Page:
Hey, big business can learn from us too, you know!

I preach pretty much daily about how Broadway and the Arts could afford to take many a cue from the big business world.

Well, I forget sometimes that we’ve got a lot to offer too, and our relationship with traditional industry might be more reciprocal than it seems.

Enter The Economist, which featured an article about the Arts and Management last month.

The first paragraph of the article contains these two sentences:

Artists routinely deride businesspeople as money-obsessed bores.  Many businesspeople, for their part, assume that artists are a bunch of pretentious wastrels.

True that, Econ.  True that.

But as the article concludes, and as I agree, the best of all business requires an artist’s imagination to forge new ground, and the best of all artists need a businessperson’s wherewithal to insure that their art has a life.

So I guess we’re stuck with each other.

Maybe we should kiss and make up instead of calling each other names.

Read the article here.  And special thanks to reader, Nurul, for sending it on.

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FUN STUFF!

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Five things theater can learn from the World Cup.

Well, it took twenty years, but “football” has finally tipped in the US. I remember when my female cousin from Norway had to fight for a chance to try out for our high school soccer team.  They didn’t even have a women’s team!  (BTW, not only did she make the team, but she made the starting line-up, and scored more times than Tiger Woods at a “Golfers Who Love To Text Strippers” convention.)

Times have changed, and the number of people in New York City wearing soccer jerseys these days certainly proves it.  We’ve all got World Cup fever.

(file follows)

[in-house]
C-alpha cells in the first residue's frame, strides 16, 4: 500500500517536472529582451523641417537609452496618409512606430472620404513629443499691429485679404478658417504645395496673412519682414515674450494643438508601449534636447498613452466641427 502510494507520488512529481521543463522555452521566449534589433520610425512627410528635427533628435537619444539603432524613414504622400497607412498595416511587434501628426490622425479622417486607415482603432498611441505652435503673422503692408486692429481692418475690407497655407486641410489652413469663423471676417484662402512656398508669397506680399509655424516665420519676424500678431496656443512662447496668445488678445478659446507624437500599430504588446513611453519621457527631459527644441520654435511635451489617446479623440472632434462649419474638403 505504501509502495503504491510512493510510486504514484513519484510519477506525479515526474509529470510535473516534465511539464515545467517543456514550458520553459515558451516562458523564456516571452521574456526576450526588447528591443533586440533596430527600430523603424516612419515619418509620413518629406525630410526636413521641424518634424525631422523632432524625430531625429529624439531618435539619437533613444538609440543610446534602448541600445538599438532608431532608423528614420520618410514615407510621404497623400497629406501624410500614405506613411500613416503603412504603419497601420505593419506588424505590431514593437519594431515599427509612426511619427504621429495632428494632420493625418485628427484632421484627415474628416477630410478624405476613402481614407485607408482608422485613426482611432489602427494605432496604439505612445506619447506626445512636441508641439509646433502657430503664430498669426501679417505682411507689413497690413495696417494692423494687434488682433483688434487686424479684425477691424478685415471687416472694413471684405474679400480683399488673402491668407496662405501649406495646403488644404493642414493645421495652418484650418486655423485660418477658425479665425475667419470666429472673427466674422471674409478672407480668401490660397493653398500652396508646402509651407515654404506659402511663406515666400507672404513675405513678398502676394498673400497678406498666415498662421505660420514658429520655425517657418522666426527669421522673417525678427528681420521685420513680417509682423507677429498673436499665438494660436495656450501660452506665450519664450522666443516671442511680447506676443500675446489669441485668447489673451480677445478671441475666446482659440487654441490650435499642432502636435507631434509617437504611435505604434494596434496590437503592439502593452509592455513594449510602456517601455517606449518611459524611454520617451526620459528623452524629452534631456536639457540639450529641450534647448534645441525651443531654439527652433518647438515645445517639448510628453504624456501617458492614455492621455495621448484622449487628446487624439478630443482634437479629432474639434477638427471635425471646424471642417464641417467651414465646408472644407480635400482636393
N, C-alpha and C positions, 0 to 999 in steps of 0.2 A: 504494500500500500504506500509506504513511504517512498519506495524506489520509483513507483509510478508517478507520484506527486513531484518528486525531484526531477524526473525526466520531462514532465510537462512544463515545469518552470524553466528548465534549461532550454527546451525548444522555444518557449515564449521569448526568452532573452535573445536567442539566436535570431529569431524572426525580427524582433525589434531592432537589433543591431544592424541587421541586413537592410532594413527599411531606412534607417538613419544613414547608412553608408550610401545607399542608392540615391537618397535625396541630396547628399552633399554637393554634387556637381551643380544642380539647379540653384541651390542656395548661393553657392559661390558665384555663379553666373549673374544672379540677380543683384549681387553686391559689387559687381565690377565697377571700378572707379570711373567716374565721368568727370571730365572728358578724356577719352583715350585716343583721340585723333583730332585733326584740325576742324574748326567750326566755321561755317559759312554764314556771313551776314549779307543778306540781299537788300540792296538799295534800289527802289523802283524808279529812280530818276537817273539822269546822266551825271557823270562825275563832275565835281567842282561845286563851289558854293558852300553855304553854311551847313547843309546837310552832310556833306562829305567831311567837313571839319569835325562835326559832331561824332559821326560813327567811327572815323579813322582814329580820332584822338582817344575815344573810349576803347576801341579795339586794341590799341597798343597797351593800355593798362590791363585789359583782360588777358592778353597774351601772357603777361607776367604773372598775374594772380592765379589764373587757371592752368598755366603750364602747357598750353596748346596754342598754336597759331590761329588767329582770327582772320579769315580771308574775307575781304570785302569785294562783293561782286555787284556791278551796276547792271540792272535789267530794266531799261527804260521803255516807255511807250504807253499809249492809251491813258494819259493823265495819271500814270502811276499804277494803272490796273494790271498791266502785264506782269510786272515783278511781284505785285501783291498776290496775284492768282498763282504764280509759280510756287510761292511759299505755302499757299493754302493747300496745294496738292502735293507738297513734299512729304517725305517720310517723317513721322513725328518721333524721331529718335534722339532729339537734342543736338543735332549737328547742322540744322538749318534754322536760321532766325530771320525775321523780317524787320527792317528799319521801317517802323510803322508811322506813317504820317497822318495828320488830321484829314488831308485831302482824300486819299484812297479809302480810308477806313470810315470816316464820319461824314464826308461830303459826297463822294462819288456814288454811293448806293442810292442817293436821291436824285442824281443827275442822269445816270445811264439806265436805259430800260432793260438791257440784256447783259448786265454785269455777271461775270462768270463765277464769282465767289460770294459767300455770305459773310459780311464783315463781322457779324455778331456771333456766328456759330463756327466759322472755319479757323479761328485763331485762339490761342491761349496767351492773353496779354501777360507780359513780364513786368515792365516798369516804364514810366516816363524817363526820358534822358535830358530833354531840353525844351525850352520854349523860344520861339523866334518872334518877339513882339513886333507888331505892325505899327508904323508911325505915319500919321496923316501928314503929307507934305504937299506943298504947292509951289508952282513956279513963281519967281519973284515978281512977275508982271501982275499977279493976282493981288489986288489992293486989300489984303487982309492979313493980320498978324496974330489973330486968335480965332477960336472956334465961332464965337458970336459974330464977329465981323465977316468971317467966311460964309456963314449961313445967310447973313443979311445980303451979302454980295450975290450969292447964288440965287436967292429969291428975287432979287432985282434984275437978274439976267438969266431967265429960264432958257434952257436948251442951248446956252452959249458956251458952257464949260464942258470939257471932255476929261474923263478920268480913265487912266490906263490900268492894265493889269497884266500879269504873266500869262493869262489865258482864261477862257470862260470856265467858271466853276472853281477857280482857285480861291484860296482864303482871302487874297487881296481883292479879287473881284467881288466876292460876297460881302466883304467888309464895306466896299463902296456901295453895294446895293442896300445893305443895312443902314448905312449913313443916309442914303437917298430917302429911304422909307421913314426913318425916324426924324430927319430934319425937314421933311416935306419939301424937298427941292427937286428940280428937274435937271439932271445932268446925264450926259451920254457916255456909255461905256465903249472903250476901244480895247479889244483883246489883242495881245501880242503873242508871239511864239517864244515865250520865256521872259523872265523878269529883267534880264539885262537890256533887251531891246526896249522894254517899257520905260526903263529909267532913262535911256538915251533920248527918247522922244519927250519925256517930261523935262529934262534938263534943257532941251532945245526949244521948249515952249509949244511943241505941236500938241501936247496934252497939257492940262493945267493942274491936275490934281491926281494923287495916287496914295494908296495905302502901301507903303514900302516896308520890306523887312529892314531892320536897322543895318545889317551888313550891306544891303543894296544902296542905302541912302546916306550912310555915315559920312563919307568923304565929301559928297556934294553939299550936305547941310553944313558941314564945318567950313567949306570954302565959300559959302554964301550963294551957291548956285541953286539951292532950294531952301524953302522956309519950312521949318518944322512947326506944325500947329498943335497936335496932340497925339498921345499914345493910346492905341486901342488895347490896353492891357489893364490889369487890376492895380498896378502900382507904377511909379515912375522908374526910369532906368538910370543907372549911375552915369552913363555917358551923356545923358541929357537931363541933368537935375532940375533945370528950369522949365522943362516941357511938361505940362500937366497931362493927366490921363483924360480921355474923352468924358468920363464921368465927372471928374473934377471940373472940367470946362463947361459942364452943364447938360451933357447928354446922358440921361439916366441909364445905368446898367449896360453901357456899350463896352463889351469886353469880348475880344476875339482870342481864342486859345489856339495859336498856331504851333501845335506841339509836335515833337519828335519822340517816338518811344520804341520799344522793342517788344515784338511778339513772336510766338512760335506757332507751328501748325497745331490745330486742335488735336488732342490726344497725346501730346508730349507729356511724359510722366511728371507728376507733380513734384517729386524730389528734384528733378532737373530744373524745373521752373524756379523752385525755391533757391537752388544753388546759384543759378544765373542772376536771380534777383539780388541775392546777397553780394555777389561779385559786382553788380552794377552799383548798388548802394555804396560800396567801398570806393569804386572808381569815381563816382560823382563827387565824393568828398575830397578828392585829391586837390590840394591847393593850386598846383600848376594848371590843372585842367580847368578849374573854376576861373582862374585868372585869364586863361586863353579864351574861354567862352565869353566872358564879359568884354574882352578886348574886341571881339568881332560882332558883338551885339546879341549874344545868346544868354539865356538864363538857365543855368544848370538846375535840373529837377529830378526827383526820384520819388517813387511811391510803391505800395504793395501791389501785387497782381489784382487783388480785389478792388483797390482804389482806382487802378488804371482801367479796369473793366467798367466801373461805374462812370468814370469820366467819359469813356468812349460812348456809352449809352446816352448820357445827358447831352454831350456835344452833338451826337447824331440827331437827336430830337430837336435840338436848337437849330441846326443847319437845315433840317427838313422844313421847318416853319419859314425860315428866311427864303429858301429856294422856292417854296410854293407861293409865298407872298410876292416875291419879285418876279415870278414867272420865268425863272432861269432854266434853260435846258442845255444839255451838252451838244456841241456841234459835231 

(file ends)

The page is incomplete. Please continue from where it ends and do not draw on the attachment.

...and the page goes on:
Now, how can we make that fever contagious and help spread a similar fanaticism about theater?  Here are five things theater can learn from the World Cup.

1.  NEW AUDIENCES CAN BE FOUND

People said soccer/football would never be big in this country.  It took time, but a whole bunch of people who have never watched competitive soccer are watching now.  And I guarantee they’ll watch more in the future.  While we will always need to satisfy our core audience first, we can’t ignore outreach efforts for new audiences.  They are out there.  We have to be persistent.  We have to be creative.  And we have to be accessible.

2.  PARTICIPATION IS THE KEY TO LONG-TERM GROWTH

Do you think it’s a coincidence that 25 years ago there was no girls’ team in my hometown, and no one gave a crap that Argentina beat Germany in a 3-2 squeaker?  Soccer became a bigger part of American life just a couple of decades ago . . . and now those kids are grown up, and are loving watching what they participated in.  The arts are no different.  If it were mandatory that every kid out there performed in at least one play during their high school career (and I’m not saying that it should be), Broadway would have a bigger fan base.  Today’s participants are tomorrow’s audience.

3.  GIVE ‘EM SOMEBODY TO ROOT FOR

A friend of mine is 1/4 Spanish, but you’d never know it.  If you saw him coming down the street, you’d think he was cut out of a Gap ad, the guy is so ‘American’ looking.  But somewhere along his genetic journey, he got a little Spanish blood in his system.  Well, ever since Spain started making a run at the Cup, he’s been touting that Spanish blood like he’s a direct descendant of Don Quixote!  He bought jerseys, set up viewing parties, and more.  And he doesn’t even speak the language or like the food!  When publicizing your shows, make sure you take advantage of where your cast, crew, and creatives are from, and what they do. Give the audience a way to feel connected to each person involved with your production, and they’ll passionately support your product.